- Although I accept the limitations of rhetoric in re: a comparison with JFK’s all-hat-no-cattle approach to civil rights, Eisenhower hanging the Supreme Court out to dry after Brown actually matters. Rhetoric is, after all, part of a president’s job. Nor, as far as I can tell, was his lukewarm-at-best reaction to desegregation inconsistent with his privately expressed thoughts on the matter. The fact that he informed Warren that southerners were not bad people, just concerned lest their “sweet little girls be seated alongside some big black bucks” also makes me question his staunch commitment to civil rights, and Nichols seems to concede that he wasn’t especially progressive in his personal views. (The “black bucks” phrasing is also relevant to Reagan’s rhetoric on the subject.)
- The favorable comparison with Truman seems especially strange. Given that Truman actually desegregated the armed forces while Eisenhower testified against integration in Congress, to primarily credit the latter strikes me as bizarre. Under Truman, the federal government also started aggressively favoring civil rights in the federal courts by filing amicus briefs.
- It is true, as Nichols repeated in his NYT op-ed, that LBJ watered down civil rights legislation in 1957 (and given that it was that or nothing, he was right to do so.) On the other hand, as Robert Caro points out (pp.918-9) Ike was himself unfamiliar with key provisions of his own bill, and in private correspondence said that some of its provisions were “too broad” (while reiterating his skepticism about Brown and his lack of objections to the glacial pace of desegregation.) In fairness, I am willing to believe that, like a lot of moderates, Eisenhower became more sympathetic to civil rights after Little Rock.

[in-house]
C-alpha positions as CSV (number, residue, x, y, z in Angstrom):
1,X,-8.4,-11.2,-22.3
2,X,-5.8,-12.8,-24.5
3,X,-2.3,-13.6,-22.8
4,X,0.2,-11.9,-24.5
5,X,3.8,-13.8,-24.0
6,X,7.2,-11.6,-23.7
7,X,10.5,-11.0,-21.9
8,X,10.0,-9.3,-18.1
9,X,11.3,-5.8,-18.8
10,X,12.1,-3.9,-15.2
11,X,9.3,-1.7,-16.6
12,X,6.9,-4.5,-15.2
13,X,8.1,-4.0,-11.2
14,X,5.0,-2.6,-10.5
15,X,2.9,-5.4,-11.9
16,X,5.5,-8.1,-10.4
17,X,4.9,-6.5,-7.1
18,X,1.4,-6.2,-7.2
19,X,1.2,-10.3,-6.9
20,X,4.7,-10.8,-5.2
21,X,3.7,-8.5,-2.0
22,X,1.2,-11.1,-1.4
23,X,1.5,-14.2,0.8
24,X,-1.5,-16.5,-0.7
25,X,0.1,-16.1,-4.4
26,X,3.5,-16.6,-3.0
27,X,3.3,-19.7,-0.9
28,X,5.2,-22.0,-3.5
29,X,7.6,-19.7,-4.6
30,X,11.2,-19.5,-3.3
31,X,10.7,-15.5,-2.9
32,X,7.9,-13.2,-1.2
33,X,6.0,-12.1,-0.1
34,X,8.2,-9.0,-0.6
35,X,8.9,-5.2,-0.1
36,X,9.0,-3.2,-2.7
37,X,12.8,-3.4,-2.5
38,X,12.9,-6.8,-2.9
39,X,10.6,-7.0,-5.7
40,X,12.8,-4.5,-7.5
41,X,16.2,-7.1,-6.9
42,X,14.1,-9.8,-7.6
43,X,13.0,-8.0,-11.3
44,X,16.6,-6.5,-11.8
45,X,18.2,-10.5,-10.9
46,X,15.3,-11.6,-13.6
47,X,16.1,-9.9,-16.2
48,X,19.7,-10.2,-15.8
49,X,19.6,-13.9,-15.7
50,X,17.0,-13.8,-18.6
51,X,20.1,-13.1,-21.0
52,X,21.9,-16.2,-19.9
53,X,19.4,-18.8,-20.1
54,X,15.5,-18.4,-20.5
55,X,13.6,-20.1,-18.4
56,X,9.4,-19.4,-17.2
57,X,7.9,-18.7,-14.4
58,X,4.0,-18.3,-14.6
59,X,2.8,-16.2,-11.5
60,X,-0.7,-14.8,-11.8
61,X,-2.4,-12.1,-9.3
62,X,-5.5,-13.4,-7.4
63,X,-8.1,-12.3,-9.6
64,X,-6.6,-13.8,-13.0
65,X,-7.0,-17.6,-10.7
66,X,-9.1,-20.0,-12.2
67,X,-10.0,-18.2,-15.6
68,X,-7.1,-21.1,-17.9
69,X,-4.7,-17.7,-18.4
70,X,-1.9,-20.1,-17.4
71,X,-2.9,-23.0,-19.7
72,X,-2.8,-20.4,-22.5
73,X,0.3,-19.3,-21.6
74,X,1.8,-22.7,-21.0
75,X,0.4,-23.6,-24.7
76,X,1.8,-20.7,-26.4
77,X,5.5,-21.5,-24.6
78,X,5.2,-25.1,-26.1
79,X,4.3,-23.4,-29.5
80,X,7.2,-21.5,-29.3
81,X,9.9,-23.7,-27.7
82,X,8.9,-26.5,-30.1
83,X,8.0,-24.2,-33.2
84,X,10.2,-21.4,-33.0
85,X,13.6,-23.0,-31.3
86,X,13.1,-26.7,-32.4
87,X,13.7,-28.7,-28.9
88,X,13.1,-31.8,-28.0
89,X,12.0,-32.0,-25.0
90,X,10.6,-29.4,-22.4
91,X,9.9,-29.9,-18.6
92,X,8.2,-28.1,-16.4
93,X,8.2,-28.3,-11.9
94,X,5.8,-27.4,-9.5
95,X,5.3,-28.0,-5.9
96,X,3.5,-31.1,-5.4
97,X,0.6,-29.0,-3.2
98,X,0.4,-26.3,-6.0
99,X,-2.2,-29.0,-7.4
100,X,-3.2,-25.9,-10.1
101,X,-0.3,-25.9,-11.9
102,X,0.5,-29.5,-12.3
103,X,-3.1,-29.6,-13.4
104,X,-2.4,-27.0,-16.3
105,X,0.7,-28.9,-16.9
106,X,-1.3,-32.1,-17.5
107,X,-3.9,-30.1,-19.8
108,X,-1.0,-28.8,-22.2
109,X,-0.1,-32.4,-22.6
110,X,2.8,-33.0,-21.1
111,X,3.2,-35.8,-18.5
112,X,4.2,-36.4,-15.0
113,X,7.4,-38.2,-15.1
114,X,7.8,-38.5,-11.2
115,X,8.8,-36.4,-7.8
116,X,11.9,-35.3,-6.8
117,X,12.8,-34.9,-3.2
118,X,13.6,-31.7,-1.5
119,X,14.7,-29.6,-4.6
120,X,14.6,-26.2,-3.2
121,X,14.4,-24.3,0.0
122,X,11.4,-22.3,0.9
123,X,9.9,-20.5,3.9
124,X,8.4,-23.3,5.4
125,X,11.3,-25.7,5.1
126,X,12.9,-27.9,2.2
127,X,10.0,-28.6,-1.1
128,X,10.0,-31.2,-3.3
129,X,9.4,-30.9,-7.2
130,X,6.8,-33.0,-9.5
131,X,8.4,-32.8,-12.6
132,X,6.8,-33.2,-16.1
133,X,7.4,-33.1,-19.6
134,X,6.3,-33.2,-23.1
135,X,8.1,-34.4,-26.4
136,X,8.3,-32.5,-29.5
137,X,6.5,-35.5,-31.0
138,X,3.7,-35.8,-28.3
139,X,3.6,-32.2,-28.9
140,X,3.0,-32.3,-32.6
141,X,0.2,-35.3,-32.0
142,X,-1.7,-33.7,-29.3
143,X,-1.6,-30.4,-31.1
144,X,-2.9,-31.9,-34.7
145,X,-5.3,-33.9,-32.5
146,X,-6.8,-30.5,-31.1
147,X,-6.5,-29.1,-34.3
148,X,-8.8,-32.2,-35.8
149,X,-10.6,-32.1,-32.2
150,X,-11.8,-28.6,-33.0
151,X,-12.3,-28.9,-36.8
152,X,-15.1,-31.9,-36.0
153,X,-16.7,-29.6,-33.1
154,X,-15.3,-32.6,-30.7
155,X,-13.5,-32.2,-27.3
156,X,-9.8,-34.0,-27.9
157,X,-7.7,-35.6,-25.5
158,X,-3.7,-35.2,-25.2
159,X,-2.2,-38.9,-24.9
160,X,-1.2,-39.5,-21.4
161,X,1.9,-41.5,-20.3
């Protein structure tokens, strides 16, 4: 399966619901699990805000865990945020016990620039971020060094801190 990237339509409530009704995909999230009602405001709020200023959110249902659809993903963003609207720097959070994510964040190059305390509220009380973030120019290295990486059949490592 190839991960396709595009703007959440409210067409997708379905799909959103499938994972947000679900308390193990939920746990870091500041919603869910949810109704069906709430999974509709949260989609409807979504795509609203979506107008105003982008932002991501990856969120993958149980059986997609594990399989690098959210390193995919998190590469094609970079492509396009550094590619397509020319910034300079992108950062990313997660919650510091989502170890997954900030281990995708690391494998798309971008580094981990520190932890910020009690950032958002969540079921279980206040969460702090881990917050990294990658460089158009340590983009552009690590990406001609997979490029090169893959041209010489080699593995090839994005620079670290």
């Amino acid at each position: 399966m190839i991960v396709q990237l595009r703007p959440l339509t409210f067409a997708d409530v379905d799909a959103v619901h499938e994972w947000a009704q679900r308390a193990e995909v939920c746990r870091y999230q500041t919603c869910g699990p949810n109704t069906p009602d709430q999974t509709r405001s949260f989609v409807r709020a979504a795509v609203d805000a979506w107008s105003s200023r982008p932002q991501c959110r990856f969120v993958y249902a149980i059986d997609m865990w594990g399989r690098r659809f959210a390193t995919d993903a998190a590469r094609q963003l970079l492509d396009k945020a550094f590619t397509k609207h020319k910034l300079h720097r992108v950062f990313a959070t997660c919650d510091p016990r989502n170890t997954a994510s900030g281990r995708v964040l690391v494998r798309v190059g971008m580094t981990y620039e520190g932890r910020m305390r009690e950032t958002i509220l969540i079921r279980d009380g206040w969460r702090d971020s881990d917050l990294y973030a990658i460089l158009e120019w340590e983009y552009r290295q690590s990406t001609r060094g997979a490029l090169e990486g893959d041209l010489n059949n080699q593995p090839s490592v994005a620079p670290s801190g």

- In the description, it says that Nichols “attributes Lyndon Johnson’s actions to his presidential ambitions.” This may be true, but it is also entirely irrelevant to anything. If were evaluating presidents on their records — as Nichols would like — LBJ’s is so vastly better than Ike’s that the comparison is ridiculous. Whatever motivated him — and it’s clearly silly to reduce it to any one factor — LBJ did more for civil rights than every other president of the century combined while Ike’s record was highly unimpressive.
None of this is to say that Eisenhower was especially bad for a public official of his era; he was more of a squish than an active opponent of civil rights. But it’s also true that on the crucial question of Brown, Ike hid under the covers and whimpered until violent resistance forced his hand. And while I might agree that he and JFK differed more on rhetoric than results — although I think the rhetoric is more important than he allows — to favorably compare Eisenhower with Johnson on civil rights borders on the obscene.
I’m also glad that they reminded us about Giuliani canceling a press conference because the family wasn’t wealthy enough to be a Potemkin front for the upper-upper class tax cut he was advocating…